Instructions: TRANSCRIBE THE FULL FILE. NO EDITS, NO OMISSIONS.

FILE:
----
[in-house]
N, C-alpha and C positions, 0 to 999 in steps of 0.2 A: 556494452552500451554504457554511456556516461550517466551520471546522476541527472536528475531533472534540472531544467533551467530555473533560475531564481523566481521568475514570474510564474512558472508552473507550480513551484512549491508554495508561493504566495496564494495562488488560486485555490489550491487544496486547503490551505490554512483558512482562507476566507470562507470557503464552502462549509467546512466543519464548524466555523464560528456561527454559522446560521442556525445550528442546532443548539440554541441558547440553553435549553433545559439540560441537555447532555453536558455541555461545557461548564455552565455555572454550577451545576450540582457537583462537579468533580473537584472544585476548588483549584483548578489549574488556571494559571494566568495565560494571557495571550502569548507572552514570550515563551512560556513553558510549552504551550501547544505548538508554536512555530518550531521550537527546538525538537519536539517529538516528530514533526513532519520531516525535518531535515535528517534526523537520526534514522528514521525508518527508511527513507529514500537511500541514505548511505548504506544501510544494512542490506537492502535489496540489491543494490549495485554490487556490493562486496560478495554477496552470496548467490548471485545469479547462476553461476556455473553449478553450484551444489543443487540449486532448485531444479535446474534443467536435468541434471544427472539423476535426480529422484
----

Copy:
[in-house]
N, C-alpha and C positions, 0 to 999 in steps of 0.2 A: 556494452552500451554504457554511456556516461550517466551520471546522476541527472536528475531533472534540472531544467533551467530555473533560475531564481523566481521568475514570474510564474512558472508552473507550480513551484512549491508554495508561493504566495496564494495562488488560486485555490489550491487544496486547503490551505490554512483558512482562507476566507470562507470557503464552502462549509467546512466543519464548524466555523464560528456561527454559522446560521442556525445550528442546532443548539440554541441558547440553553435549553433545559439540560441537555447532555453536558455541555461545557461548564455552565455555572454550577451545576450540582457537583462537579468533580473537584472544585476548588483549584483548578489549574488556571494559571494566568495565560494571557495571550502569548507572552514570550515563551512560556513553558510549552504551550501547544505548538508554536512555530518550531521550537527546538525538537519536539517529538516528530514533526513532519520531516525535518531535515535528517534526523537520526534514522528514521525508518527508511527513507529514500537511500541514505548511505548504506544501510544494512542490506537492502535489496540489491543494490549495485554490487556490493562486496560478495554477496552470496548467490548471485545469479547462476553461476556455473553449478553450484551444489543443487540449486532448485531444479535446474534443467536435468541434471544427472539423476535426480529422484